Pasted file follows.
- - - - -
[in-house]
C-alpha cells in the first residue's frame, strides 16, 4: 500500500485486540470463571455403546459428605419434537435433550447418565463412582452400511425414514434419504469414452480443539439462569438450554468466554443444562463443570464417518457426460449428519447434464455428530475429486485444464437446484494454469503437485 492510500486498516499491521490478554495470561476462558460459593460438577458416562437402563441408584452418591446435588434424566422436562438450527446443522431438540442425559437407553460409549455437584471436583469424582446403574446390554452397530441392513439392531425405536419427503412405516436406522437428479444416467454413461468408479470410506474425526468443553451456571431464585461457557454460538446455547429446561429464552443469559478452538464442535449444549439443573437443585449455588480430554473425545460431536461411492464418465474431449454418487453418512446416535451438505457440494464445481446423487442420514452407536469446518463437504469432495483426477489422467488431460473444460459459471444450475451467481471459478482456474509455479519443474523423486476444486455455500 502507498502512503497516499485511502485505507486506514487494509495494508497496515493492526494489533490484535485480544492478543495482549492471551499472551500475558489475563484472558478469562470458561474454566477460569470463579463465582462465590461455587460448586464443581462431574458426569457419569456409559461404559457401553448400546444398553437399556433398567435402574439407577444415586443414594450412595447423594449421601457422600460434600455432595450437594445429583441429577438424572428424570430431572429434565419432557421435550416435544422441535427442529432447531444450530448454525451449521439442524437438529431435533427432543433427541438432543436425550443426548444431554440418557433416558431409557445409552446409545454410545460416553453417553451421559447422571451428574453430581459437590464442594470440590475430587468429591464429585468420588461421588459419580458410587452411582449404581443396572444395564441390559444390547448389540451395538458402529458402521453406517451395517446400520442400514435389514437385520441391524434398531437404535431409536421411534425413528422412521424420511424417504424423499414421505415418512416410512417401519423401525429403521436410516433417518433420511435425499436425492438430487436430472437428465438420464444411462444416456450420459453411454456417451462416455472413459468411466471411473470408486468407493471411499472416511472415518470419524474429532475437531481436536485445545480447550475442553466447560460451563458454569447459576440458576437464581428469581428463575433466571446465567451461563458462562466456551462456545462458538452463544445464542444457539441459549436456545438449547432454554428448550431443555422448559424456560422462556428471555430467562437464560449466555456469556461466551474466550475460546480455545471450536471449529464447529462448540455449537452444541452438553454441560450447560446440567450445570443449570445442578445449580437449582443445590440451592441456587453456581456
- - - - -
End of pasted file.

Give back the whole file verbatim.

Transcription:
[in-house]
C-alpha cells in the first residue's frame, strides 16, 4: 500500500485486540470463571455403546459428605419434537435433550447418565463412582452400511425414514434419504469414452480443539439462569438450554468466554443444562463443570464417518457426460449428519447434464455428530475429486485444464437446484494454469503437485 492510500486498516499491521490478554495470561476462558460459593460438577458416562437402563441408584452418591446435588434424566422436562438450527446443522431438540442425559437407553460409549455437584471436583469424582446403574446390554452397530441392513439392531425405536419427503412405516436406522437428479444416467454413461468408479470410506474425526468443553451456571431464585461457557454460538446455547429446561429464552443469559478452538464442535449444549439443573437443585449455588480430554473425545460431536461411492464418465474431449454418487453418512446416535451438505457440494464445481446423487442420514452407536469446518463437504469432495483426477489422467488431460473444460459459471444450475451467481471459478482456474509455479519443474523423486476444486455455500 502507498502512503497516499485511502485505507486506514487494509495494508497496515493492526494489533490484535485480544492478543495482549492471551499472551500475558489475563484472558478469562470458561474454566477460569470463579463465582462465590461455587460448586464443581462431574458426569457419569456409559461404559457401553448400546444398553437399556433398567435402574439407577444415586443414594450412595447423594449421601457422600460434600455432595450437594445429583441429577438424572428424570430431572429434565419432557421435550416435544422441535427442529432447531444450530448454525451449521439442524437438529431435533427432543433427541438432543436425550443426548444431554440418557433416558431409557445409552446409545454410545460416553453417553451421559447422571451428574453430581459437590464442594470440590475430587468429591464429585468420588461421588459419580458410587452411582449404581443396572444395564441390559444390547448389540451395538458402529458402521453406517451395517446400520442400514435389514437385520441391524434398531437404535431409536421411534425413528422412521424420511424417504424423499414421505415418512416410512417401519423401525429403521436410516433417518433420511435425499436425492438430487436430472437428465438420464444411462444416456450420459453411454456417451462416455472413459468411466471411473470408486468407493471411499472416511472415518470419524474429532475437531481436536485445545480447550475442553466447560460451563458454569447459576440458576437464581428469581428463575433466571446465567451461563458462562466456551462456545462458538452463544445464542444457539441459549436456545438449547432454554428448550431443555422448559424456560422462556428471555430467562437464560449466555456469556461466551474466550475460546480455545471450536471449529464447529462448540455449537452444541452438553454441560450447560446440567450445570443449570445442578445449580437449582443445590440451592441456587453456581456